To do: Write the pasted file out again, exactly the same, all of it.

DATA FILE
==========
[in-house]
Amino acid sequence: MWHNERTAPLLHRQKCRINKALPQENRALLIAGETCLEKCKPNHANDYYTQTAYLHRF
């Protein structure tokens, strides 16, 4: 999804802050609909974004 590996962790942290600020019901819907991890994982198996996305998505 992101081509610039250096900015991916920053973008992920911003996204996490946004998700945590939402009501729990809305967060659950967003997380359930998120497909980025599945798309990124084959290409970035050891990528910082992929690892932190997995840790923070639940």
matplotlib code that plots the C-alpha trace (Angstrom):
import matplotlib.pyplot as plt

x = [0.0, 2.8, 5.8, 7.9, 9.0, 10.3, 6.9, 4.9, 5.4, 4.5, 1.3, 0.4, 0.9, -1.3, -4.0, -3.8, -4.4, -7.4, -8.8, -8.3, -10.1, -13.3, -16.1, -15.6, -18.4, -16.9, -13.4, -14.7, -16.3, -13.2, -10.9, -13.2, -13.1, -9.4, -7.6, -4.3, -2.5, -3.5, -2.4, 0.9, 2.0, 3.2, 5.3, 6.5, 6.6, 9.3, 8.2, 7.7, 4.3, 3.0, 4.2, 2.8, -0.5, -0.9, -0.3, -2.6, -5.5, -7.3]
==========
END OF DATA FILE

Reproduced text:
[in-house]
Amino acid sequence: MWHNERTAPLLHRQKCRINKALPQENRALLIAGETCLEKCKPNHANDYYTQTAYLHRF
């Protein structure tokens, strides 16, 4: 999804802050609909974004 590996962790942290600020019901819907991890994982198996996305998505 992101081509610039250096900015991916920053973008992920911003996204996490946004998700945590939402009501729990809305967060659950967003997380359930998120497909980025599945798309990124084959290409970035050891990528910082992929690892932190997995840790923070639940």
matplotlib code that plots the C-alpha trace (Angstrom):
import matplotlib.pyplot as plt

x = [0.0, 2.8, 5.8, 7.9, 9.0, 10.3, 6.9, 4.9, 5.4, 4.5, 1.3, 0.4, 0.9, -1.3, -4.0, -3.8, -4.4, -7.4, -8.8, -8.3, -10.1, -13.3, -16.1, -15.6, -18.4, -16.9, -13.4, -14.7, -16.3, -13.2, -10.9, -13.2, -13.1, -9.4, -7.6, -4.3, -2.5, -3.5, -2.4, 0.9, 2.0, 3.2, 5.3, 6.5, 6.6, 9.3, 8.2, 7.7, 4.3, 3.0, 4.2, 2.8, -0.5, -0.9, -0.3, -2.6, -5.5, -7.3]